Fourth CPS School Votes To Break From Union, Approve Longer Day

09/08/2011 03:09 pm ET | Updated Nov 08, 2011

A supermajority of teachers at Englewood's Benjamin E. Mays Elementary Academy voted Thursday to add 90 minutes of instructional time to their school day -- the fourth Chicago Public School to break from the city's teachers union and approve the longer day.

The Chicago Sun-Times reports that teachers at May will receive a lump sum payment roughly equivalent to a 2 percent salary increase in exchange for approving the longer day, set to be instituted January 1. The school itself will also receive $75,000 in discretionary funding, part of the incentives being offered by Chicago Public Schools to any elementary schools who participate in the "longer school day" pilot program.

In a joint statement, Chicago Mayor Rahm Emanuel, Chicago Public Schools CEO Jean-Claude Brizard and CPS Board President David Vitale described the vote as "another historic step forward in bringing the change we need to help our children get the world class education they deserve in every community."

"Our children continue to lag behind their peers across the nation despite the hard work of teachers," the statement read. "Teachers at Mays today are embracing a longer day as a means to help close these gaps and boost their students’ academic success in the classroom."

The school's principal, Patricia McCann-Nicholes, told the Chicago Tribune that her teachers were already working until 5 p.m. most days "[s]o the idea wasn't a big leap for us."

"For a long time now, many of us have felt we're not giving children enough time to do our very best to present a quality curriculum," McCann-Nicholes told the Tribune. "There’s not enough time in the day to get it done."

Around the same time the vote was taken at Mays, the City Council's education chair Latasha Thomas was urging the council to approve a resolution in support of the lengthened school day and asking for it to be instituted "as soon as possible," NBC Chicago reports. The Council unanimously approved the longer school day plan, although one, Ald. Scott Waguespack (32nd) said "teachers should get paid" in exchange for their longer work day.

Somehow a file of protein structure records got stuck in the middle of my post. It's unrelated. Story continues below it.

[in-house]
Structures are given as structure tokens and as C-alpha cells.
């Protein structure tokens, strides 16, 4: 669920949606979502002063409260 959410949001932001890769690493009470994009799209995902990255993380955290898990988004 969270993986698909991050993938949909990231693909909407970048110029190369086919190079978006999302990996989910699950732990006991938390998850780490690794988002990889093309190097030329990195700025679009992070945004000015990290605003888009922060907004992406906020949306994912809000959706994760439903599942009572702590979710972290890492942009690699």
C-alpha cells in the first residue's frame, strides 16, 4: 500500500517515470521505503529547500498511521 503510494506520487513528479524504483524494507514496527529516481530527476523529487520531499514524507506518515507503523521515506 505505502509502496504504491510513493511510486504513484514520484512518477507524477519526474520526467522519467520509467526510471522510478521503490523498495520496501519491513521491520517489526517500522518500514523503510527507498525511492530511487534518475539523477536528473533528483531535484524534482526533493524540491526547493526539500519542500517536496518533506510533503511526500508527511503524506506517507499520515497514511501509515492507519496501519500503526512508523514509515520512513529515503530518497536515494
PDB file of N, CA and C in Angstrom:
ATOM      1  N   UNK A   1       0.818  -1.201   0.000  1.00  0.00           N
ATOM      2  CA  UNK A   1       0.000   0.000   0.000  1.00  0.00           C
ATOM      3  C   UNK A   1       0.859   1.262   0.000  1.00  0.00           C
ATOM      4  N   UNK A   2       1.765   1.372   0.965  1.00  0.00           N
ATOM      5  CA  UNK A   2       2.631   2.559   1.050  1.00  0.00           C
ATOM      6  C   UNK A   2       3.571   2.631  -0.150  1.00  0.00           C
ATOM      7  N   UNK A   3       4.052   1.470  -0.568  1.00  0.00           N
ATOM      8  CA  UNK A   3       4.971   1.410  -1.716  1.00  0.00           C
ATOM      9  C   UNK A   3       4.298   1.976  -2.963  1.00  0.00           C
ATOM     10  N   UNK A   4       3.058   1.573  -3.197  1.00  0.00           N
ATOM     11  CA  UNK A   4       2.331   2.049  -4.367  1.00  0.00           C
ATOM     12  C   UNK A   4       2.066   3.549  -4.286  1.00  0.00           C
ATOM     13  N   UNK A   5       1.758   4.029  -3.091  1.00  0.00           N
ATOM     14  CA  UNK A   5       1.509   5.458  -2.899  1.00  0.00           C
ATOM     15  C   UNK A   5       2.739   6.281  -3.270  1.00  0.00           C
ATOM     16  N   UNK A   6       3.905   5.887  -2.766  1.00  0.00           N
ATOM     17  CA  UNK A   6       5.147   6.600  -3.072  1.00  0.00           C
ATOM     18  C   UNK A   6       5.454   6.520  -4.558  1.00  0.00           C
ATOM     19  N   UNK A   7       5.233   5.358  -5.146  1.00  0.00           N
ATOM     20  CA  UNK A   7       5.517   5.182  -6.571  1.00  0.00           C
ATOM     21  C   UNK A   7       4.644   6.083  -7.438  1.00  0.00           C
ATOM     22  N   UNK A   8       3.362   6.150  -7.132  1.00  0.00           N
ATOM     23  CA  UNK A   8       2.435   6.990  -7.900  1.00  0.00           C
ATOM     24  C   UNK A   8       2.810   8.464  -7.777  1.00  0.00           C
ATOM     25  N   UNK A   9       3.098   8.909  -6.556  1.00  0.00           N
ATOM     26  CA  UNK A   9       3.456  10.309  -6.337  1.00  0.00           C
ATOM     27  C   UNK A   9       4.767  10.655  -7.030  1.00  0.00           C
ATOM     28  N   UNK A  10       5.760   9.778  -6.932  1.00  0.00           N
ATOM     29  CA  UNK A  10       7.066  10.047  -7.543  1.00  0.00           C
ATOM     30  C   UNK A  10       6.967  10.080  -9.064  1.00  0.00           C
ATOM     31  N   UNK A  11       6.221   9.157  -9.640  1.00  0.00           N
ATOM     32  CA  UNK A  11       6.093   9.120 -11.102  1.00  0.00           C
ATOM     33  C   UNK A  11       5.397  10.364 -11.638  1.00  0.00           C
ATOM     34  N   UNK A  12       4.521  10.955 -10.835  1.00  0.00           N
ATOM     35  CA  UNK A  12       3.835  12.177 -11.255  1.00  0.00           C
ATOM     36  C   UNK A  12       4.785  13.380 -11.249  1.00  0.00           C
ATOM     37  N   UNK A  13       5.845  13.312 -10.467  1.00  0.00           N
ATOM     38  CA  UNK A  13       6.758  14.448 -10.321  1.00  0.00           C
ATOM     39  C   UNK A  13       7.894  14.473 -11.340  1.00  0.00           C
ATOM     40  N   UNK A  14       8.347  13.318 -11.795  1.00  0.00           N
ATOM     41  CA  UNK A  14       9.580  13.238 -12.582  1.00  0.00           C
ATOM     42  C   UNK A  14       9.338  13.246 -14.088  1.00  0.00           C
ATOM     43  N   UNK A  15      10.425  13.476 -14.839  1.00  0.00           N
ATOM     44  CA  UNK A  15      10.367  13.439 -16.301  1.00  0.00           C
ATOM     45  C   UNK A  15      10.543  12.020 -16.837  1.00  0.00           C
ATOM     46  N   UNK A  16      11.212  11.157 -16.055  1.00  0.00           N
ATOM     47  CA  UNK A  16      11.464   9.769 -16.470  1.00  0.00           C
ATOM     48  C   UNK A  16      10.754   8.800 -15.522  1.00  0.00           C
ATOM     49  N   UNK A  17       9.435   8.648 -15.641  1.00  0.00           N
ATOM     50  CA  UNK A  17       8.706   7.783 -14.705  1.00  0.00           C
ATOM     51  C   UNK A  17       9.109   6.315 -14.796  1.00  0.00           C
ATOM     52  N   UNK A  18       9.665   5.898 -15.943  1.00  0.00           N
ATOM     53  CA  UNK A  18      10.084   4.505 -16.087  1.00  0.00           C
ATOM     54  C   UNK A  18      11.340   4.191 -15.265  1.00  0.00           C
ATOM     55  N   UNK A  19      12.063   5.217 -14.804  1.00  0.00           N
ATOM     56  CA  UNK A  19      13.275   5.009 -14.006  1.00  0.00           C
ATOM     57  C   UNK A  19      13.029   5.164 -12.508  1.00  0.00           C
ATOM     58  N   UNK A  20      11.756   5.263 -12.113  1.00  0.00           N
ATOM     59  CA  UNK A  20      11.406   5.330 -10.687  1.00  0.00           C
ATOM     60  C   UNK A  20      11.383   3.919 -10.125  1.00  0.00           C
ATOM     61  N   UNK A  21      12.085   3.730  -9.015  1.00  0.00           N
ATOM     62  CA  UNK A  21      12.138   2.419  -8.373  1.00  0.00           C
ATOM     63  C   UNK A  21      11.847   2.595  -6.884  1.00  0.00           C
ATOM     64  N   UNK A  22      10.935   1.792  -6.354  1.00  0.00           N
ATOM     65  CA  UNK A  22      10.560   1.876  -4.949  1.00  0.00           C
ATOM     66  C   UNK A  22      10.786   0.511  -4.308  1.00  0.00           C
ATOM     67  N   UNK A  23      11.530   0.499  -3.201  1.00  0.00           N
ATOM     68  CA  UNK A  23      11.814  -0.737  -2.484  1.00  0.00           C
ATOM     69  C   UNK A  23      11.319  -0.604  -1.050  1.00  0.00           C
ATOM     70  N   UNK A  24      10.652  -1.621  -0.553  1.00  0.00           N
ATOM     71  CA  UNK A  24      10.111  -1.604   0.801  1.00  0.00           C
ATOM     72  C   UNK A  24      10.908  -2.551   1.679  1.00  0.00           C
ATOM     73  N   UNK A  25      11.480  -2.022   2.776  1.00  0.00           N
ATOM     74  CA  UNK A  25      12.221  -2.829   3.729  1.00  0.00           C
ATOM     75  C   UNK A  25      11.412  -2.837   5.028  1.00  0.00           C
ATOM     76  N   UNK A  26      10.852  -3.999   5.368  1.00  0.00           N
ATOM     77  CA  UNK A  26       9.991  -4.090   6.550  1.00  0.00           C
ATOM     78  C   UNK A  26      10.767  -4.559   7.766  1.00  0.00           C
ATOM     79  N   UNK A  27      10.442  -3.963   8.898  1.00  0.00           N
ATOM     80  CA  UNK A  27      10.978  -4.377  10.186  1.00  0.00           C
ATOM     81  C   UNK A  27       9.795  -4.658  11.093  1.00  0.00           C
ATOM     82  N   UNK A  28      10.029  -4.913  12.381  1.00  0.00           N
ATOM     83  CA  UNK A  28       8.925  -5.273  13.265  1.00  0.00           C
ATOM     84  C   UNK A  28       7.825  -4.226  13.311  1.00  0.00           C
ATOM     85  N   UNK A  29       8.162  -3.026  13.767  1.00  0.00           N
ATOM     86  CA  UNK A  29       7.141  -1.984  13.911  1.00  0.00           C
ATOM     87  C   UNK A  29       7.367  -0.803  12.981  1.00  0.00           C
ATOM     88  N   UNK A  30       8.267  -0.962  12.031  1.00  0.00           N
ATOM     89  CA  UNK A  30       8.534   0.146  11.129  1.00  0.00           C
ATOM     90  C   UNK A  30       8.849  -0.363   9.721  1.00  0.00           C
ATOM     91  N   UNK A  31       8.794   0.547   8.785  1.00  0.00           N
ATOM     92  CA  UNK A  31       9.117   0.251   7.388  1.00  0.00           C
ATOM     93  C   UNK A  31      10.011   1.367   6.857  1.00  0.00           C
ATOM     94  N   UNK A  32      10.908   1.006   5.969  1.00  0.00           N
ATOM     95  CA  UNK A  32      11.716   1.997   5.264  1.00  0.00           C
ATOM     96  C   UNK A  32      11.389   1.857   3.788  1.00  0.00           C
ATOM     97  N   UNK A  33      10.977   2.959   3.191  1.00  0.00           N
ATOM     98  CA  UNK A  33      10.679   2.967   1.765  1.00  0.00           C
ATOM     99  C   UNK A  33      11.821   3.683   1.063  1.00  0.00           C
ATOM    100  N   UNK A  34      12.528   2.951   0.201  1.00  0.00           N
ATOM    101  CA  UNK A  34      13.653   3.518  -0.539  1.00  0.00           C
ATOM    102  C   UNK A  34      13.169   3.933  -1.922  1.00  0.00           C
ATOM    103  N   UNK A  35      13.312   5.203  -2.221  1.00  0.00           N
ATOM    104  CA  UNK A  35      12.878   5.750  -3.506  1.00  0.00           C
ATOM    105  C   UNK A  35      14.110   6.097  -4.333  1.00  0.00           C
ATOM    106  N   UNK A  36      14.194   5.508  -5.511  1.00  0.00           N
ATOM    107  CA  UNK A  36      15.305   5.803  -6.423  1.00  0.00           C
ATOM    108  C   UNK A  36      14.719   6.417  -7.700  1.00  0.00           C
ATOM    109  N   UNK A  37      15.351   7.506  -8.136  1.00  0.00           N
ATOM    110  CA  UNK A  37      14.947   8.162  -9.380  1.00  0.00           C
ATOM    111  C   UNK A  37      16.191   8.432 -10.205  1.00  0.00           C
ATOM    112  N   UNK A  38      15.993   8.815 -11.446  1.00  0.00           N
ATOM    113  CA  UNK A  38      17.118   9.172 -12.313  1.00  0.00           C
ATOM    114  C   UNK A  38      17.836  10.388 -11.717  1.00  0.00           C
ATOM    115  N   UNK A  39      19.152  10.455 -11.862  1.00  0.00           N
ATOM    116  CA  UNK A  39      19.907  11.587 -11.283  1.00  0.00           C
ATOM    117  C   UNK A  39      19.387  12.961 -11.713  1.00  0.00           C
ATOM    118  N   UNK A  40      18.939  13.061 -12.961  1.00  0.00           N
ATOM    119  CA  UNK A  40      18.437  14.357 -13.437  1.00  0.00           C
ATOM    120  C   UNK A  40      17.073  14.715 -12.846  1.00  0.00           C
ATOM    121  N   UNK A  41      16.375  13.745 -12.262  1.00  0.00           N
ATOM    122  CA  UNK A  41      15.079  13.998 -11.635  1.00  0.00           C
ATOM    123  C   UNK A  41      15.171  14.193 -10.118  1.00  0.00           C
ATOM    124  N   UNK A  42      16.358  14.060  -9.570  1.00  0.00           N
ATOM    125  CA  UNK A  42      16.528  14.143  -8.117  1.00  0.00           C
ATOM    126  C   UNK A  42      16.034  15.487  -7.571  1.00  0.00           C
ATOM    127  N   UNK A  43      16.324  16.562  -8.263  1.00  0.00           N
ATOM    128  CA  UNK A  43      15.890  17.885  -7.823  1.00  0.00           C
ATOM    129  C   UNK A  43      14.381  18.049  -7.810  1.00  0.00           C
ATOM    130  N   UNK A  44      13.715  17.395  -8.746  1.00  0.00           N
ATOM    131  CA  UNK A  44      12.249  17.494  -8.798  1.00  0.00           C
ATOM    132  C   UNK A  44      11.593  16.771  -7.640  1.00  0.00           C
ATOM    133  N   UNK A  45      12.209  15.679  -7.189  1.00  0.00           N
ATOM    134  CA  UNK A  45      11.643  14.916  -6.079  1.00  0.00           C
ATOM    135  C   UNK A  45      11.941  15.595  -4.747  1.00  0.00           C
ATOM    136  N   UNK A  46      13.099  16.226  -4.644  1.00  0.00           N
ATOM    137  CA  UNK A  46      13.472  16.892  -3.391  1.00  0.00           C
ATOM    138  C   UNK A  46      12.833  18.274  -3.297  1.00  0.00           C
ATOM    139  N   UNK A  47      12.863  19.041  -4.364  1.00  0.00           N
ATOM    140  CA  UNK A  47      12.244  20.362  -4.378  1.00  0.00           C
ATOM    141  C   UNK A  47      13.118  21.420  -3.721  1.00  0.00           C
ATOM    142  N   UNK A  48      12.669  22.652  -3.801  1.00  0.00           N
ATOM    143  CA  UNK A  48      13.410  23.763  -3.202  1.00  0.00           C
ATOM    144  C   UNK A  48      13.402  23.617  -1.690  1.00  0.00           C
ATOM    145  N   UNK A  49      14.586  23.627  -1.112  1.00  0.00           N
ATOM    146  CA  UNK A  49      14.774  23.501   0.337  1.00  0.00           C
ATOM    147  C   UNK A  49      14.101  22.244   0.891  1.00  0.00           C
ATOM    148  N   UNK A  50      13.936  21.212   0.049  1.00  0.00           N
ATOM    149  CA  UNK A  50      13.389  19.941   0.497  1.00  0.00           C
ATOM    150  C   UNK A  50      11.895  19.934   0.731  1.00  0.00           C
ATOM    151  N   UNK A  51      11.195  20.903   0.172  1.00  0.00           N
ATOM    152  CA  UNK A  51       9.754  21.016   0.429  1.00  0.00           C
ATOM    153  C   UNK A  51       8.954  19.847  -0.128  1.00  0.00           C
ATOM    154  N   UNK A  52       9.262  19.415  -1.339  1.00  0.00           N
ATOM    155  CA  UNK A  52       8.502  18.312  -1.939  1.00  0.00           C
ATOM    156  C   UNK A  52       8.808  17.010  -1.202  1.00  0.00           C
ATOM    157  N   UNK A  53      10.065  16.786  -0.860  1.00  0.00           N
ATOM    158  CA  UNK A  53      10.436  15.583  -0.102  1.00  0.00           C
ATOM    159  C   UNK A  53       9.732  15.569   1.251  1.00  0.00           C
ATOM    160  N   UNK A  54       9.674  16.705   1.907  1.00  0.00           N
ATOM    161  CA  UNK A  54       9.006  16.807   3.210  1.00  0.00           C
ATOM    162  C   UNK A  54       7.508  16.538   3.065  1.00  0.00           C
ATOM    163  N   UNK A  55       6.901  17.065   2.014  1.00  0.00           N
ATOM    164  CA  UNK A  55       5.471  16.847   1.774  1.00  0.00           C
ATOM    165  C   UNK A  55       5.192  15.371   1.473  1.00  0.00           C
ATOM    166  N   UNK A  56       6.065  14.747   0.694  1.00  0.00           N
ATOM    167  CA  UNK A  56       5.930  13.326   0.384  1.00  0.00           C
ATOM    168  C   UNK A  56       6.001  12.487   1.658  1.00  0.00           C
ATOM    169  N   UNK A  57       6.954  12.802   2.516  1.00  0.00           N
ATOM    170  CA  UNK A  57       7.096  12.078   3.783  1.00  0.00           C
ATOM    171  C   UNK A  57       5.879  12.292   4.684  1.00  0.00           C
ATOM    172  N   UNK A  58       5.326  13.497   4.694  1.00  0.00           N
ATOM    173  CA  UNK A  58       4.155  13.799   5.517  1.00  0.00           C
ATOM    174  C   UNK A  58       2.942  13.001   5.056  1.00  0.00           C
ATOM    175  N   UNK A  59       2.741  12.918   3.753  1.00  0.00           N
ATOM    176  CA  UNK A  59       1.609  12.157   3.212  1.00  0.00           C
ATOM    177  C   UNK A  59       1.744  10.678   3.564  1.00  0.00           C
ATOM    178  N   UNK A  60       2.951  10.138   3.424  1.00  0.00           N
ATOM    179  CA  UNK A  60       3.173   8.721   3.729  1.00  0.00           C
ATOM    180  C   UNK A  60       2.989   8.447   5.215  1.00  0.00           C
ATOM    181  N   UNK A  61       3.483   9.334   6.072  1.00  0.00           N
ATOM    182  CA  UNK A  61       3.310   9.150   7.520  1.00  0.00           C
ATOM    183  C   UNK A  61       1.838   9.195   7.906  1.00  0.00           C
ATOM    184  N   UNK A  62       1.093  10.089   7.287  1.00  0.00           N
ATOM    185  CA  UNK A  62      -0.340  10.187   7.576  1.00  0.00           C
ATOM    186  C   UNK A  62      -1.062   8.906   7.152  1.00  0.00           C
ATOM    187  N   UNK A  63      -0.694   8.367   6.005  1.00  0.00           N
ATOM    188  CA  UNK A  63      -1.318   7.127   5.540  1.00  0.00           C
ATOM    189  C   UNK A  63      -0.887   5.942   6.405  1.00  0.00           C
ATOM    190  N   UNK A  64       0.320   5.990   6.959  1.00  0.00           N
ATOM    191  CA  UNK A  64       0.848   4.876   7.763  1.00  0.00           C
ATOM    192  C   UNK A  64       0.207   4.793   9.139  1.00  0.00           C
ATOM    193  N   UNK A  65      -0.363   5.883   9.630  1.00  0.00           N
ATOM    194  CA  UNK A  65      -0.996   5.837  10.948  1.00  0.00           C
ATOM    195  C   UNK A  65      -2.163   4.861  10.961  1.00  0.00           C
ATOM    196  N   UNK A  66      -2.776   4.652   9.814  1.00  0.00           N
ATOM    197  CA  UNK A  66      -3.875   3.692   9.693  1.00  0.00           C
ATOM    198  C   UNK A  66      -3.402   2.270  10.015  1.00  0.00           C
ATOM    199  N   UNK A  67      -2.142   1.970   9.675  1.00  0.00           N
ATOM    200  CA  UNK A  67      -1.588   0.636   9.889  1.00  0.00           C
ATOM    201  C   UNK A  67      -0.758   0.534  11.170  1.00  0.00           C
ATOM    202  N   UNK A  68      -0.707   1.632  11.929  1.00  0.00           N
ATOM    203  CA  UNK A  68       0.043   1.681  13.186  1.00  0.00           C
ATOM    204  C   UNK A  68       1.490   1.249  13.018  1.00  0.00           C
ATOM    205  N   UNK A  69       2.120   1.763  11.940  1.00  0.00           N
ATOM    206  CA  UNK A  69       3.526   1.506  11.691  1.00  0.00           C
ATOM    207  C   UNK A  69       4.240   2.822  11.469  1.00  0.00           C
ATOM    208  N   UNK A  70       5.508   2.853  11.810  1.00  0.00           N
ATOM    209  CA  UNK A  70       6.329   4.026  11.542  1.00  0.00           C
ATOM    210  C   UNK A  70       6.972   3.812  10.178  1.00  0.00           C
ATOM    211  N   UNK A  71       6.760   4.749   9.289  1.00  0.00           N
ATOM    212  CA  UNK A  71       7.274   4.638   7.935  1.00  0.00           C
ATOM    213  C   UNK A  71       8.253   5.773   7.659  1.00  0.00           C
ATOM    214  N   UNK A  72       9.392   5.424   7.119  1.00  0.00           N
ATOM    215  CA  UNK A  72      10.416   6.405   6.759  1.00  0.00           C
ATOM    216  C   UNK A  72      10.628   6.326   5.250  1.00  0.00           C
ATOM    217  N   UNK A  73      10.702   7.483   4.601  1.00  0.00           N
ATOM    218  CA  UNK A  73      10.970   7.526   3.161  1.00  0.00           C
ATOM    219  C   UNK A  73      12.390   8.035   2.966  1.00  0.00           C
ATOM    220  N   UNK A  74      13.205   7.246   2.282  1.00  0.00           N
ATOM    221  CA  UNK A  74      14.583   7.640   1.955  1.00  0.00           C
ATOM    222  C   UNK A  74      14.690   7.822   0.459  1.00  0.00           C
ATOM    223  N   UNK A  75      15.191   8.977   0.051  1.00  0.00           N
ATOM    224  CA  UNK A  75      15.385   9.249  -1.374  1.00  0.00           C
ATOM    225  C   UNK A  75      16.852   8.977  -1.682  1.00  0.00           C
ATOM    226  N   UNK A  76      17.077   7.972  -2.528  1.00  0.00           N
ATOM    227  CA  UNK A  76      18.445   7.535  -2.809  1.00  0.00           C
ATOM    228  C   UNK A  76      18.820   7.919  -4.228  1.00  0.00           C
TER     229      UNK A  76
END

The Chicago Teachers Union, however, has accused the mayor and CPS of bribing and coercing teachers into breaking with them and signing waivers agreeing to the longer school day while the exact content of the additional instructional time remains, largely, a mystery.

Union representatives further question how CPS will be able to find the funding (as much as $30 million) for the incentives promised to the schools OKing the longer day while, at the same time, the school board said money was not available to fund teachers' previously negotiated four percent raises. The union has filed a grievance claiming CPS violated their collective bargaining agreement with the union and may have also violated fair labor practices.

"We want to make sure that this year is what we use to plan for a better school day," CTU President Karen Lewis told NBC Chicago Tuesday. "Quality is infinitely more important [than quantity]."

Powerful Ald. Ed Burke had some harsh words for the union Thursday, and sounded very much in line with Mayor Emanuel.

“As someone who has been as strong as I could be in support of organized labor, … I’m starting to get embarrassed at the attitude of some leaders of organized labor,” Burke said, according to the Sun-Times. “The union is not trying to figure out a way to get this accomplished. They seem to be obstructing the end goal that so many people agree needs to happen.”

He went on to say that "everybody agrees" with Mayor Emanuel's longer school day plan.

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